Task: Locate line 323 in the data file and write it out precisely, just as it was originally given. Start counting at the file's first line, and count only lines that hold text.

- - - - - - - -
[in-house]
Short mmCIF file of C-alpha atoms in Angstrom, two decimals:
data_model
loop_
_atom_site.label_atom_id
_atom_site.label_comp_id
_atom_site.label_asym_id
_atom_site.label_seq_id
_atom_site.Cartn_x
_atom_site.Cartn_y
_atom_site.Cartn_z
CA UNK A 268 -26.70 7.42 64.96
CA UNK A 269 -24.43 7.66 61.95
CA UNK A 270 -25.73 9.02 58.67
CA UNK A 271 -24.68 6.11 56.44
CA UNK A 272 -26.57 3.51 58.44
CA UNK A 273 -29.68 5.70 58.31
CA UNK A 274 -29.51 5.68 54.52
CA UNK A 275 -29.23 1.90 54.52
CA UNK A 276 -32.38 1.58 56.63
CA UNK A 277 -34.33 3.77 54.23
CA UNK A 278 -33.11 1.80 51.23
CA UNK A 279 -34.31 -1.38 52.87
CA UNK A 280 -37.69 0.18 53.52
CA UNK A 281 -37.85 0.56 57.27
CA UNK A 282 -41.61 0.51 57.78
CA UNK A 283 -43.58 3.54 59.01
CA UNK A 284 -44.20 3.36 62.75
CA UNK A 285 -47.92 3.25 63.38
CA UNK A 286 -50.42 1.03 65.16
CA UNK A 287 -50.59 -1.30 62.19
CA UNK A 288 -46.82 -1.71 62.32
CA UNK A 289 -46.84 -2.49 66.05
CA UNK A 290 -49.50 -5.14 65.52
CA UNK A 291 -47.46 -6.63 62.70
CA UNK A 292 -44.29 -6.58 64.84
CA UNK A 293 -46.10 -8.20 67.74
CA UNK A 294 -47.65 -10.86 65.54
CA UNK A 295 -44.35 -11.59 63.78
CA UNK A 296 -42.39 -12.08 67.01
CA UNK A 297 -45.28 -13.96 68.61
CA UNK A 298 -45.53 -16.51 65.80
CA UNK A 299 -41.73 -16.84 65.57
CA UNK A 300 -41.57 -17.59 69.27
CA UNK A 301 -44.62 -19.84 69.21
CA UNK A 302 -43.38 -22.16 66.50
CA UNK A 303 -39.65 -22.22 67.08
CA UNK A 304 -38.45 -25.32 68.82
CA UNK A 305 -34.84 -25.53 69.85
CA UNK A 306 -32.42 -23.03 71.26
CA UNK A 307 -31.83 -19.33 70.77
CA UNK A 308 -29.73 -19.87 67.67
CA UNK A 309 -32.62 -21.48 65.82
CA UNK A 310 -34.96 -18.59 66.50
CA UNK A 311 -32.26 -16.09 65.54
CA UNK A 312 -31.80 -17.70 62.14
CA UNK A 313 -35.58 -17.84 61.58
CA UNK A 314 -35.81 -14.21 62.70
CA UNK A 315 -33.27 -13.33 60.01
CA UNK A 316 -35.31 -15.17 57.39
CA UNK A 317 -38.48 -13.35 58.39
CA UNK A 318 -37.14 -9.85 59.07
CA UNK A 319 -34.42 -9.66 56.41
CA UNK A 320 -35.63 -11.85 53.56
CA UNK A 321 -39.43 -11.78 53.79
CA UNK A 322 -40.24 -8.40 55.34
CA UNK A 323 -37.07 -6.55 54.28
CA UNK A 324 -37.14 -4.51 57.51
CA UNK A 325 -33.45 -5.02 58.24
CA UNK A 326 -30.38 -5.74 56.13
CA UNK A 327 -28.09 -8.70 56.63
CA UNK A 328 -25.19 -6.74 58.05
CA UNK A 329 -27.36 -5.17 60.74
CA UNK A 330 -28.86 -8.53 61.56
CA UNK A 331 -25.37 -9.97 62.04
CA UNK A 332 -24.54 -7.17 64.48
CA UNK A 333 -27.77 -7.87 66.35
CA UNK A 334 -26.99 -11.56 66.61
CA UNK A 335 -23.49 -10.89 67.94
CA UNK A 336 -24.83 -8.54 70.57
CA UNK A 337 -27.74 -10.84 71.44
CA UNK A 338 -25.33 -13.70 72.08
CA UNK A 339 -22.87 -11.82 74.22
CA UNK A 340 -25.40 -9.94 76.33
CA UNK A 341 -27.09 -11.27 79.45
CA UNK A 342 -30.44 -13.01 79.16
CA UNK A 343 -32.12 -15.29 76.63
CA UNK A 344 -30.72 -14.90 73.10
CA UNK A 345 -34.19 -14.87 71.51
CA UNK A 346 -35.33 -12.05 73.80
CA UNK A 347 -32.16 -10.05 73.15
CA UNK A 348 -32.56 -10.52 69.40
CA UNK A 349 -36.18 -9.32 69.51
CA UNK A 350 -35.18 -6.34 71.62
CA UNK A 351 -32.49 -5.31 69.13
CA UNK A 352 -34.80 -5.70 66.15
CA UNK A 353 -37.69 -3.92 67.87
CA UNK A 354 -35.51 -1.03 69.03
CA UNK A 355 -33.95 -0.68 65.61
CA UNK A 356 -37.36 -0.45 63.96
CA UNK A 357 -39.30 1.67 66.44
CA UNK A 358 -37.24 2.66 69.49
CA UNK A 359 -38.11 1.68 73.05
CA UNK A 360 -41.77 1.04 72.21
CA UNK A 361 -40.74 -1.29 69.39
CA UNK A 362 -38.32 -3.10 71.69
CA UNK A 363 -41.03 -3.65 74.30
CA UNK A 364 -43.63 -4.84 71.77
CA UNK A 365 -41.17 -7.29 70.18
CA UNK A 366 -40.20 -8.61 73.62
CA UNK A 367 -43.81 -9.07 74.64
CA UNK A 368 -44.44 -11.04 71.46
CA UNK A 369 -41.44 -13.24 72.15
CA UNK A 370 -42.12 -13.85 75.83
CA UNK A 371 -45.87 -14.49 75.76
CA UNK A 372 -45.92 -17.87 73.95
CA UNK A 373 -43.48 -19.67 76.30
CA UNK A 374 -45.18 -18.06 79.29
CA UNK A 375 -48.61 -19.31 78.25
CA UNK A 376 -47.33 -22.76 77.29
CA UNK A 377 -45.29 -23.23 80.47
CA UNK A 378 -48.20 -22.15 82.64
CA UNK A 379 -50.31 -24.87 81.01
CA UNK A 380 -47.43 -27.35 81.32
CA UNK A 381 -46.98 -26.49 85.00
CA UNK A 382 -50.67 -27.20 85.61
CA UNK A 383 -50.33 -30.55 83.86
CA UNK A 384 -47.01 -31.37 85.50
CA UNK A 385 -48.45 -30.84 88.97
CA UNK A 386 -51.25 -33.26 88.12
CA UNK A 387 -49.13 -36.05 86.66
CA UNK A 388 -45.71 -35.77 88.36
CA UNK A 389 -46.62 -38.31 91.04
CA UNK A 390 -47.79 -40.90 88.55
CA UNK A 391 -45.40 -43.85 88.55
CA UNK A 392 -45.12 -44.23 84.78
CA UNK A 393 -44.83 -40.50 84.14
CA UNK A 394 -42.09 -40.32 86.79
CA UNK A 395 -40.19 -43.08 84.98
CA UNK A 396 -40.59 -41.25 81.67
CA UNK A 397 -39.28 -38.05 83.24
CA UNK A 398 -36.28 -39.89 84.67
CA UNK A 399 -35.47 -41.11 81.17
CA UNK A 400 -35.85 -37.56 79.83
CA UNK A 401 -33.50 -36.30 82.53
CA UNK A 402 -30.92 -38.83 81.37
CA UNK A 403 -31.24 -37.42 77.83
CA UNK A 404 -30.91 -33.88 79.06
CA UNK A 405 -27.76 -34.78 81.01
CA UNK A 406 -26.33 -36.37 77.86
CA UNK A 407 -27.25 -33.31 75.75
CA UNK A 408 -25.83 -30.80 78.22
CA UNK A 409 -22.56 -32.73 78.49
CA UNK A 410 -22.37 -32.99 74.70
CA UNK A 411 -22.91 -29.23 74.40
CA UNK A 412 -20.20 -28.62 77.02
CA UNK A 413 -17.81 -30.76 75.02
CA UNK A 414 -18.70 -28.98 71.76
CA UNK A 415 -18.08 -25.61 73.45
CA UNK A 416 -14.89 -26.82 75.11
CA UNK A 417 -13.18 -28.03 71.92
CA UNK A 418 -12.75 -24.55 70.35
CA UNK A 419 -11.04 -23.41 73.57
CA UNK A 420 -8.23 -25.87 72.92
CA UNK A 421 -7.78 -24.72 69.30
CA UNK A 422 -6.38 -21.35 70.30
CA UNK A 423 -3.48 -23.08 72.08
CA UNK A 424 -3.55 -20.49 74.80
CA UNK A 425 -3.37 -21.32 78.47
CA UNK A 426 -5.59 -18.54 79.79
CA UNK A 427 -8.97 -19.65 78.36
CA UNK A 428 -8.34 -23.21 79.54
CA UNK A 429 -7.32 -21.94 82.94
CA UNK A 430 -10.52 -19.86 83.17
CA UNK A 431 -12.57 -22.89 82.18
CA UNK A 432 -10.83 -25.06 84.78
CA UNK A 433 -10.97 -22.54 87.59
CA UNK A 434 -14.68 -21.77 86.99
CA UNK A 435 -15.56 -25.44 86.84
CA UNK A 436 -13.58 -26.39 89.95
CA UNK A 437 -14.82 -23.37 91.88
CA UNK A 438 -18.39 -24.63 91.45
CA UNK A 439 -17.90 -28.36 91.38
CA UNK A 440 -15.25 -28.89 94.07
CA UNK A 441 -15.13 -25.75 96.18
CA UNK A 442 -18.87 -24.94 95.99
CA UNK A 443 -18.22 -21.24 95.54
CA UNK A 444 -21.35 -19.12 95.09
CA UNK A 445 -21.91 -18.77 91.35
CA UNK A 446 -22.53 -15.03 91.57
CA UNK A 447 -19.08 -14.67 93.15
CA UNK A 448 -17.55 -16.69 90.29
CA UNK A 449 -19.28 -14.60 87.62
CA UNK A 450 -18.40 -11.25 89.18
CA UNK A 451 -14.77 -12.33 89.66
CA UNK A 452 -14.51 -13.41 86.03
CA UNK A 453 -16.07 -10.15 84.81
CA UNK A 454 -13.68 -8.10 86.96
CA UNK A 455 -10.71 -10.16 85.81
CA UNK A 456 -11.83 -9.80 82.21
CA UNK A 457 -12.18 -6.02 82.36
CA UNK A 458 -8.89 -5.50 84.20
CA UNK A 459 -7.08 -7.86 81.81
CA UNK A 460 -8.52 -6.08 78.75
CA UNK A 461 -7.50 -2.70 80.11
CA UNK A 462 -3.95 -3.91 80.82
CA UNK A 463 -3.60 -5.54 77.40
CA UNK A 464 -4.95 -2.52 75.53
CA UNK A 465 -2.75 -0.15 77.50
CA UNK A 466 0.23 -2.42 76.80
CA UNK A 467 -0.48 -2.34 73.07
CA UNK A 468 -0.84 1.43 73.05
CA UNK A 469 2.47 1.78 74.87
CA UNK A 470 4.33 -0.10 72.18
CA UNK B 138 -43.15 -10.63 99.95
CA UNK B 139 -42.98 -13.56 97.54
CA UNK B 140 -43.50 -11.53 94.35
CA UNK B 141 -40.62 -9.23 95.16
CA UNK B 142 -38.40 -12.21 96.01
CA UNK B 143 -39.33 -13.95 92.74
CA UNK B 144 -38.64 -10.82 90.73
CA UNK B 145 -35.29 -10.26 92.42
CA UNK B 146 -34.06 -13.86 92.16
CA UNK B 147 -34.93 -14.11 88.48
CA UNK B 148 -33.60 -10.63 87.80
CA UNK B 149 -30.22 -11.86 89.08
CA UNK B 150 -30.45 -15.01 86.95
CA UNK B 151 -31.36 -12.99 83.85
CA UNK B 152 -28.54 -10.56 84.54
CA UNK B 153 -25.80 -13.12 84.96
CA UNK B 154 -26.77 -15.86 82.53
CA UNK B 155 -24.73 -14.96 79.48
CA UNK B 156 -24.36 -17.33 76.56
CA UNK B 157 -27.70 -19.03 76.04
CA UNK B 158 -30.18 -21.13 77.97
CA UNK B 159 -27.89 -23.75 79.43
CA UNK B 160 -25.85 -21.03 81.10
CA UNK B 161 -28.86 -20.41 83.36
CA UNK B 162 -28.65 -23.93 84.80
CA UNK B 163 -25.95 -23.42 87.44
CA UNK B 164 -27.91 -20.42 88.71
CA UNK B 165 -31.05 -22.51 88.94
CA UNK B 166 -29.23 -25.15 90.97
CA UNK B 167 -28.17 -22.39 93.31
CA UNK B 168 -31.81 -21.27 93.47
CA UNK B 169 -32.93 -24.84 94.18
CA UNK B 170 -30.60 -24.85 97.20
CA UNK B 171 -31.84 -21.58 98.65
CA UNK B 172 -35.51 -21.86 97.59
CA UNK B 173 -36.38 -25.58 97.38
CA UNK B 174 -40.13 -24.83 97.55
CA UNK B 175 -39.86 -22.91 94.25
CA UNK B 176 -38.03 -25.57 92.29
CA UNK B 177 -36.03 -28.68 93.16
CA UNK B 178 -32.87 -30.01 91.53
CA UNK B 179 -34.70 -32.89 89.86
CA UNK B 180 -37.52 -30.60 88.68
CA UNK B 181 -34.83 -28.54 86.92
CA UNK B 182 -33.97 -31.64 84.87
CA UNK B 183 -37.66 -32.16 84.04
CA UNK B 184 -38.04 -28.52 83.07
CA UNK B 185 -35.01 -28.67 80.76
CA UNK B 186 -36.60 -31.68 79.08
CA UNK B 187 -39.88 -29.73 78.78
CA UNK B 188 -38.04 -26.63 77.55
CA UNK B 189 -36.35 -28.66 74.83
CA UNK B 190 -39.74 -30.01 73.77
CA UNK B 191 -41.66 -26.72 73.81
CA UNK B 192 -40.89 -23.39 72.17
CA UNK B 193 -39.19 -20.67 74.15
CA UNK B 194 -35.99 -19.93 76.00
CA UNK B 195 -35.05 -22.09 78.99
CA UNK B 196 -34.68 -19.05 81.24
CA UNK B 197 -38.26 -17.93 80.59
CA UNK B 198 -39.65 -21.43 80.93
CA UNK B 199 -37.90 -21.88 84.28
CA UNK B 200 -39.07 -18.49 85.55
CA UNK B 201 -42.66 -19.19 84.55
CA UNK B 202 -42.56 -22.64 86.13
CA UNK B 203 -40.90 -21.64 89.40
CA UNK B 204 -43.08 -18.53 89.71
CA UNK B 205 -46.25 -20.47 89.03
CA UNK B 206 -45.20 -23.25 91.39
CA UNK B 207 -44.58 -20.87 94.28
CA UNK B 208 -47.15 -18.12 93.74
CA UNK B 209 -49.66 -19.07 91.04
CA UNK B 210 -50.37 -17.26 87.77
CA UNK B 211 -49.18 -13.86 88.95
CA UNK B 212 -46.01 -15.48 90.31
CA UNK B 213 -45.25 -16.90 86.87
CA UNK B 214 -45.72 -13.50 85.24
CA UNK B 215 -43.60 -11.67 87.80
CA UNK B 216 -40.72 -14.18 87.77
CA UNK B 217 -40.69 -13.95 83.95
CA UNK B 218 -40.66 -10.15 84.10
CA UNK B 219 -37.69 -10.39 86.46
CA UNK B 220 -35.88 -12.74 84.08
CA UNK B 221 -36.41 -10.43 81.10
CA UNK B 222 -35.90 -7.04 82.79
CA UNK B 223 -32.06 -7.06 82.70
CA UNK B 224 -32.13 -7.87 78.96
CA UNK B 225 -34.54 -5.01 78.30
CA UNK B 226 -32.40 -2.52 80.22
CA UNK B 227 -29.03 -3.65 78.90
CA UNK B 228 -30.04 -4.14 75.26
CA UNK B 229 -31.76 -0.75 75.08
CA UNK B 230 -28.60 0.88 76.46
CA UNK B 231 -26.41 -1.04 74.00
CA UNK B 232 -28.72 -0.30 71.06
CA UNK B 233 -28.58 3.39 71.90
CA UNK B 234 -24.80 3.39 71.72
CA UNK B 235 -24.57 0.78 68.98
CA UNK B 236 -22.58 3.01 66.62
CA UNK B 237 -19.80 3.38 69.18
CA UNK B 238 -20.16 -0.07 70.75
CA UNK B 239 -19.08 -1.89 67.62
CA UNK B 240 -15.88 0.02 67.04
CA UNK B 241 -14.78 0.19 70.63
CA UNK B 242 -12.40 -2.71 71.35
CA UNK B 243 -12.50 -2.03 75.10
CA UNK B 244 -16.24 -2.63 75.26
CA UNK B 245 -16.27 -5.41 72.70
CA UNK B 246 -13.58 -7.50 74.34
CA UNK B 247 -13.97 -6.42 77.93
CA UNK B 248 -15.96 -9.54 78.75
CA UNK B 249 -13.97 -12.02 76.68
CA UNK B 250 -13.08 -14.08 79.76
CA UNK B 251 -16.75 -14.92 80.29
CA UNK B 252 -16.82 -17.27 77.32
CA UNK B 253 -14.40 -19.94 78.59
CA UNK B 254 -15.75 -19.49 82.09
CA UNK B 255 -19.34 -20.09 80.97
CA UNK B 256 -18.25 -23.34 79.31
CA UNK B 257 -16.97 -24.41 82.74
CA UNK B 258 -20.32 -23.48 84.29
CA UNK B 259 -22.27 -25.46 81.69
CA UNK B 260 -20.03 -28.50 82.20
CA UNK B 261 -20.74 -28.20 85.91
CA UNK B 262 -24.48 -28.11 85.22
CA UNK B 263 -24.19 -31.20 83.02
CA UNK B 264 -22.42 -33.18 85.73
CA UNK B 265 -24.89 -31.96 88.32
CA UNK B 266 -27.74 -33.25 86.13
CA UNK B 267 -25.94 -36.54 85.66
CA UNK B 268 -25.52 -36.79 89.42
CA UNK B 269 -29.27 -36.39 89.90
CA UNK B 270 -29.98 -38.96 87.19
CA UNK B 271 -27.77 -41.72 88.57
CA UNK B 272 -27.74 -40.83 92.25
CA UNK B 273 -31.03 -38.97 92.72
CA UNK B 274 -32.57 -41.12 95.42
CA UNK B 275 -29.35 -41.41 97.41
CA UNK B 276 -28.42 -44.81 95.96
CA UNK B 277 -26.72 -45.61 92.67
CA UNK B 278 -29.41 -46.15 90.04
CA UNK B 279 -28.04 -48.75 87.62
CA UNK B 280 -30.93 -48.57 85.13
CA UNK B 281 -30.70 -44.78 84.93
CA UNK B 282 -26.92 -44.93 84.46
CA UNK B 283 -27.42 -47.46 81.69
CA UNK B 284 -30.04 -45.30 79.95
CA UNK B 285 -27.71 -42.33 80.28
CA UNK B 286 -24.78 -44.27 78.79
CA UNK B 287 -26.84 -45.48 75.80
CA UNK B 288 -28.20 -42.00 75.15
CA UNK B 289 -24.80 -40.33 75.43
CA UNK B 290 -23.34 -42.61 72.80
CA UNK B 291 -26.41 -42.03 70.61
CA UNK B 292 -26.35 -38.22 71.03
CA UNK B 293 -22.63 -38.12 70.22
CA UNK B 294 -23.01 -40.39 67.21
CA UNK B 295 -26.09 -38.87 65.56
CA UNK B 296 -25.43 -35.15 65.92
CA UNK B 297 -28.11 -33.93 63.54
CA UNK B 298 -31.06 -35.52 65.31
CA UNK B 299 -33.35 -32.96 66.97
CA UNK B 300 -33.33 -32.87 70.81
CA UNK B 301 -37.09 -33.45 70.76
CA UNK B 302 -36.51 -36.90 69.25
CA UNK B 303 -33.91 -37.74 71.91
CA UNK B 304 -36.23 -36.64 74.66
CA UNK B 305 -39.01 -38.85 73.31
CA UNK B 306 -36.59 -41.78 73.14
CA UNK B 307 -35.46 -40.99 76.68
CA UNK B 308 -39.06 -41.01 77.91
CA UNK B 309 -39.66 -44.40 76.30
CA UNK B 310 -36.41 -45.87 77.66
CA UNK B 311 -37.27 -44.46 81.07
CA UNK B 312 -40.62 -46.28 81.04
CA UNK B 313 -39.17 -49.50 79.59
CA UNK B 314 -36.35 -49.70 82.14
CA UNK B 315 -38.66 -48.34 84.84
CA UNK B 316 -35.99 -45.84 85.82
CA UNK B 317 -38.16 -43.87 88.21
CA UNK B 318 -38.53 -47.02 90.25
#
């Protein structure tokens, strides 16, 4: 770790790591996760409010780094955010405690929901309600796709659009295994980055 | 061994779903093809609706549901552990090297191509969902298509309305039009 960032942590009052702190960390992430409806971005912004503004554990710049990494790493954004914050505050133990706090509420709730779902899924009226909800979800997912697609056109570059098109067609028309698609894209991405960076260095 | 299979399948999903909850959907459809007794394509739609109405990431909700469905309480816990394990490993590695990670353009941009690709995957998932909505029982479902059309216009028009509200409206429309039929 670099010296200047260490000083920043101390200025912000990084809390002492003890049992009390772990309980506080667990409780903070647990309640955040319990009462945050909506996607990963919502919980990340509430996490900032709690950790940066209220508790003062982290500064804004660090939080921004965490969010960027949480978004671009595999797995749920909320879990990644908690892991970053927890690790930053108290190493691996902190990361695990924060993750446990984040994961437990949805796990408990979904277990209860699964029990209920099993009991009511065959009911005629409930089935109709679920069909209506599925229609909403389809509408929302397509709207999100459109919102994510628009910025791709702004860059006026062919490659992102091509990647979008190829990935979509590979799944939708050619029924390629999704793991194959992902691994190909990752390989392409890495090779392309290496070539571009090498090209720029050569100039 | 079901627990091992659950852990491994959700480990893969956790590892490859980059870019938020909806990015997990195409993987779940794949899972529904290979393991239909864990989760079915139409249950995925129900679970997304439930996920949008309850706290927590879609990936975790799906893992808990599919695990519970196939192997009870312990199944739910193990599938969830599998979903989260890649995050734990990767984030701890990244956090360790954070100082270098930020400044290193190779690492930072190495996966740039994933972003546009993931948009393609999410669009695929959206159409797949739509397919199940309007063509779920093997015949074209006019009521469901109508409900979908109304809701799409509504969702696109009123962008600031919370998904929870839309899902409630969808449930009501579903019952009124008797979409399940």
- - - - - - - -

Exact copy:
CA UNK B 246 -13.58 -7.50 74.34